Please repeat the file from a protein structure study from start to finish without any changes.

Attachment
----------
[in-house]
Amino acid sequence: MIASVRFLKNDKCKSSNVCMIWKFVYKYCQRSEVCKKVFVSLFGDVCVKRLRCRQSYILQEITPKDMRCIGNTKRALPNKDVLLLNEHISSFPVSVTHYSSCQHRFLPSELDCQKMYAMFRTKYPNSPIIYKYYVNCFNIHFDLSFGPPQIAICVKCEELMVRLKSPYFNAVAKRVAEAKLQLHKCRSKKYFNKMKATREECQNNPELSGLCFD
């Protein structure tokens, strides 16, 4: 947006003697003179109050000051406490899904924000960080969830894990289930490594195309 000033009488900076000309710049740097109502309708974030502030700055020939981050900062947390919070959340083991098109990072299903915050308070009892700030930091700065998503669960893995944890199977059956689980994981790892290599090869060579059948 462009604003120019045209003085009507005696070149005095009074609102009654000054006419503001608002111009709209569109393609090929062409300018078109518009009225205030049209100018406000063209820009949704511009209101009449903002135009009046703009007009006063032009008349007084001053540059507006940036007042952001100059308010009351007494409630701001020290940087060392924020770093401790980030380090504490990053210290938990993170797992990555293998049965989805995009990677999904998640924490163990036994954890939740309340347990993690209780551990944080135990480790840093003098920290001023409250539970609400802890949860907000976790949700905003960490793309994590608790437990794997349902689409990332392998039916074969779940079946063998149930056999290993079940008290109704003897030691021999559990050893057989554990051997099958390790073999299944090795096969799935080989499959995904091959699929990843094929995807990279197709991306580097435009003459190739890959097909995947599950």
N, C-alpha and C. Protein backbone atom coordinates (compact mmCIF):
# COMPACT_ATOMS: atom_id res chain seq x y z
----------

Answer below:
[in-house]
Amino acid sequence: MIASVRFLKNDKCKSSNVCMIWKFVYKYCQRSEVCKKVFVSLFGDVCVKRLRCRQSYILQEITPKDMRCIGNTKRALPNKDVLLLNEHISSFPVSVTHYSSCQHRFLPSELDCQKMYAMFRTKYPNSPIIYKYYVNCFNIHFDLSFGPPQIAICVKCEELMVRLKSPYFNAVAKRVAEAKLQLHKCRSKKYFNKMKATREECQNNPELSGLCFD
């Protein structure tokens, strides 16, 4: 947006003697003179109050000051406490899904924000960080969830894990289930490594195309 000033009488900076000309710049740097109502309708974030502030700055020939981050900062947390919070959340083991098109990072299903915050308070009892700030930091700065998503669960893995944890199977059956689980994981790892290599090869060579059948 462009604003120019045209003085009507005696070149005095009074609102009654000054006419503001608002111009709209569109393609090929062409300018078109518009009225205030049209100018406000063209820009949704511009209101009449903002135009009046703009007009006063032009008349007084001053540059507006940036007042952001100059308010009351007494409630701001020290940087060392924020770093401790980030380090504490990053210290938990993170797992990555293998049965989805995009990677999904998640924490163990036994954890939740309340347990993690209780551990944080135990480790840093003098920290001023409250539970609400802890949860907000976790949700905003960490793309994590608790437990794997349902689409990332392998039916074969779940079946063998149930056999290993079940008290109704003897030691021999559990050893057989554990051997099958390790073999299944090795096969799935080989499959995904091959699929990843094929995807990279197709991306580097435009003459190739890959097909995947599950």
N, C-alpha and C. Protein backbone atom coordinates (compact mmCIF):
# COMPACT_ATOMS: atom_id res chain seq x y z